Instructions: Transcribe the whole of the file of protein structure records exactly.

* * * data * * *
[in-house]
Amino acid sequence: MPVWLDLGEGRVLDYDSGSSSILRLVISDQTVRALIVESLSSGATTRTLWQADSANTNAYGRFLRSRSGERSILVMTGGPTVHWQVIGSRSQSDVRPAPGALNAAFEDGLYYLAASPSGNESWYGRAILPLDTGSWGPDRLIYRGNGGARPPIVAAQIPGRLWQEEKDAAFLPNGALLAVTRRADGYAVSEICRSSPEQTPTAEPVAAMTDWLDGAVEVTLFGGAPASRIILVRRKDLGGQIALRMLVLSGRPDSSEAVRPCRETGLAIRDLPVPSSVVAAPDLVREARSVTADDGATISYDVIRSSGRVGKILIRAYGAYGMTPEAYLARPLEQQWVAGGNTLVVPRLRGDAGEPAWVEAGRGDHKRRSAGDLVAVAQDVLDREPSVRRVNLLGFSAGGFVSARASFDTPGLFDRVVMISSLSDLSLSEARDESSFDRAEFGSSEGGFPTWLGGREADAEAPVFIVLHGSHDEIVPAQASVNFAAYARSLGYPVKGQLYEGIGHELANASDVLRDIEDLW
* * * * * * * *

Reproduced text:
[in-house]
Amino acid sequence: MPVWLDLGEGRVLDYDSGSSSILRLVISDQTVRALIVESLSSGATTRTLWQADSANTNAYGRFLRSRSGERSILVMTGGPTVHWQVIGSRSQSDVRPAPGALNAAFEDGLYYLAASPSGNESWYGRAILPLDTGSWGPDRLIYRGNGGARPPIVAAQIPGRLWQEEKDAAFLPNGALLAVTRRADGYAVSEICRSSPEQTPTAEPVAAMTDWLDGAVEVTLFGGAPASRIILVRRKDLGGQIALRMLVLSGRPDSSEAVRPCRETGLAIRDLPVPSSVVAAPDLVREARSVTADDGATISYDVIRSSGRVGKILIRAYGAYGMTPEAYLARPLEQQWVAGGNTLVVPRLRGDAGEPAWVEAGRGDHKRRSAGDLVAVAQDVLDREPSVRRVNLLGFSAGGFVSARASFDTPGLFDRVVMISSLSDLSLSEARDESSFDRAEFGSSEGGFPTWLGGREADAEAPVFIVLHGSHDEIVPAQASVNFAAYARSLGYPVKGQLYEGIGHELANASDVLRDIEDLW